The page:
In July of 2010, Sarah Siskind found herself thousands of miles from her Tennessee home in a small ranch house just outside of Boulder. Escaping the oppressive southern summer heat for six weeks, she took temporary roots in Colorado while teaching songwriting at a nearby festival and touring the southwest. Her intent was to finish writing the songs for her new album, Novel, during her downtime.

Just out of a five-year publishing deal on Nashville’s Music Row, Sarah was inspired by the idea of exploring her sound as a musician and her vision as an artist. Bathing in this newfound freedom, her creativity burgeoned and she was soon setting up a microphone in the spare bedroom and hitting record.

It began with the recording of a simple guitar and vocal track for "Nowhere In The Middle", a song that explores the dangers of loving someone too much. Unable to put the track away, she found herself in the kitchen pantry grabbing salt canisters, dry rice, and oatmeal boxes to create a percussion section. She made a snare out of a storage box with sheets of paper taped to the top. Swept away by the muse, Sarah would continue to record the rest of the songs this way, finishing it with just one microphone, several guitars (including her beloved Gibson, Larry), and "found sounds” from her home back in Nashville. Sarah engineered, tracked and produced “Novel” with no boundaries, no one else in the room, on her own.

Despite her isolation, the theme of the album became human connection and no single song onNovel illustrates that better than the title track, a song that reminisces about ‘old-fashioned’ pre-internet friendship and courtship. “Growing up, the thought of using technology to connect with another human never crossed my mind," says Sarah. "People dropped by, there were hours upon hours of sitting on a floor talking with friends and family, and we listened to and played music together."

Novel's lead track is "Yellow and Blue", an Alice in Wonderland-esque take on wandering into uncharted territory, whether it be a stranger's garden or a new relationship. "I had the most vividimagination as a child, always craving that buzz of a new experience...I hope I never lose that."What follows is songwriting study touching on emotional chapters we all face: shouting up to ask for relief ("Take Me"), falling head over heels ("Feeling For You", "I Think About Love"), breaking down ("Crying On A Plane", "You're Still There"), children growing up and out ("Welcome Home"), and fighting with and for love ("Nowhere In The Middle", "Rescue You"). The closing track is a raw and chugging version of the spiritual "Didn't It Rain", made famous by Mahalia Jackson. The tambourine sounds are children's instruments Sarah strapped to her ankles.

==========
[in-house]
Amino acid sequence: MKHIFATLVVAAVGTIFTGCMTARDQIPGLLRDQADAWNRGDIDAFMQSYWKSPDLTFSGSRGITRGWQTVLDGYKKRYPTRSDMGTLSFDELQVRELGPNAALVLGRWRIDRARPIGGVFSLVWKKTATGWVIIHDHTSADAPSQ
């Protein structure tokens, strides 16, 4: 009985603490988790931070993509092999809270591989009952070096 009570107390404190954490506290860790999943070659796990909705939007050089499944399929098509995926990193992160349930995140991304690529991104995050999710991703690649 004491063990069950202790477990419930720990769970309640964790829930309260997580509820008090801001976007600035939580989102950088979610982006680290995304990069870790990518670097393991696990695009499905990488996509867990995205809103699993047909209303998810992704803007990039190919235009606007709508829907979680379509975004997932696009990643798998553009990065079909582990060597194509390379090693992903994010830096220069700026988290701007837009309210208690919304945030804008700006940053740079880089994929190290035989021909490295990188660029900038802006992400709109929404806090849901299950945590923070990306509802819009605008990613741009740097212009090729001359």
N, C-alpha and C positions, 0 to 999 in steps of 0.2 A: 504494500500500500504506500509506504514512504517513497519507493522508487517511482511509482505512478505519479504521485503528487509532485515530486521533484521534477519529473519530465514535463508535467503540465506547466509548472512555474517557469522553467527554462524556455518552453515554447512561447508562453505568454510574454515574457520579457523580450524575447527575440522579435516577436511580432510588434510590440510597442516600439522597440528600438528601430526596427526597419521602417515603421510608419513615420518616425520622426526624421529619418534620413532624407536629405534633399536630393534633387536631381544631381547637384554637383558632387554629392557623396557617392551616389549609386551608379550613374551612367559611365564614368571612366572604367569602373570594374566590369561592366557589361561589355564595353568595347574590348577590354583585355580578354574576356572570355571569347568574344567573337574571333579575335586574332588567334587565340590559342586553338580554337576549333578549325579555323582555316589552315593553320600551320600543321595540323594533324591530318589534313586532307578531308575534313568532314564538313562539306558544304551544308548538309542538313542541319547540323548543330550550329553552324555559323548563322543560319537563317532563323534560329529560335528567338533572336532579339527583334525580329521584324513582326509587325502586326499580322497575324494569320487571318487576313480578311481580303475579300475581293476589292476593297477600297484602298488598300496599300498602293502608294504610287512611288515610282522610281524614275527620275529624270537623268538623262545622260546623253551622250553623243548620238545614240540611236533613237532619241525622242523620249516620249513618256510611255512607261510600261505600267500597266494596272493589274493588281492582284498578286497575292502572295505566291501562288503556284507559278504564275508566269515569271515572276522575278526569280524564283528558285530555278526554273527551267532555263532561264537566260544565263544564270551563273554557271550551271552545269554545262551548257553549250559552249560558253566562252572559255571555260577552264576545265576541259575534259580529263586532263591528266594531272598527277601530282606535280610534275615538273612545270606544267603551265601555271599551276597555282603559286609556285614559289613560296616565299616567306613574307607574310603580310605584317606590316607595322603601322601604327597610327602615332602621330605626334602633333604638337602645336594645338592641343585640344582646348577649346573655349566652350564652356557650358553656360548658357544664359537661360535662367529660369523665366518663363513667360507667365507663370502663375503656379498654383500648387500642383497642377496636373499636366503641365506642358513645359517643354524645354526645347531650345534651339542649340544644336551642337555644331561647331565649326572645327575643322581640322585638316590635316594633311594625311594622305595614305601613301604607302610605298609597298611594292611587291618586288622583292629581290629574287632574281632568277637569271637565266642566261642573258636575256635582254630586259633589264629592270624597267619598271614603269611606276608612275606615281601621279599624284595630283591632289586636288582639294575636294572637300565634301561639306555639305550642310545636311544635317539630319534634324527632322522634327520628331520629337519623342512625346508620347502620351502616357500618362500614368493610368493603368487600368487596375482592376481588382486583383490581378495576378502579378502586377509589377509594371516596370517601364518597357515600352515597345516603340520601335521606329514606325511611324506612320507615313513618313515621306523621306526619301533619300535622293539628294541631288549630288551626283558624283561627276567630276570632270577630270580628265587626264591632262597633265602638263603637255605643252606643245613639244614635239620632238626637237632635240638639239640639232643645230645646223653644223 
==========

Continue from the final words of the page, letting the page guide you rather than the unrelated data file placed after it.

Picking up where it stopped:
Sarah makes jewelry from charms, beads and the like that she finds while on the road and sells them on Etsy and at her live gigs. Though wheat/dairy free, Sarah can (thankfully) still drink good beer and shares recipes, tips and restaurant/brewery suggestions on her food blog. Born and raised in North Carolina, she makes her home in Nashville, TN.

"My favourite singer of the moment!"
- Paul Brady

"SAY IT LOUDER named Americana Album of the Year via Nashville Music Awards 2009!"
- Nashville Music Awards

"I love her songwriting and artistry."
- Amy Grant

"SAY IT LOUDER is one of the best records ever made."
- "Big Al" Anderson (NRBQ)

"Bonnie Raitt lists Sarah among her new favorite artits and calls SAY IT LOUDER "a masterpiece!""
- Bonnie Raitt

"If Joni Mitchell had grown up in the South, she'd sound something like Sarah Siskind."
- Vincent Wynne , Listen!Nashville

"This might be the 'Tapestry' of the millennium!"
- Al Kooper (Bob Dylan)

"Utterly Captivating!"
- Performing Songwriter

"This woman is huge; she's a superstar."
- Frank Goodman,

"SAY IT LOUDER chosen as NPR's Song of the Day July 16!"
- National Public Radio (Jul 16, 2009)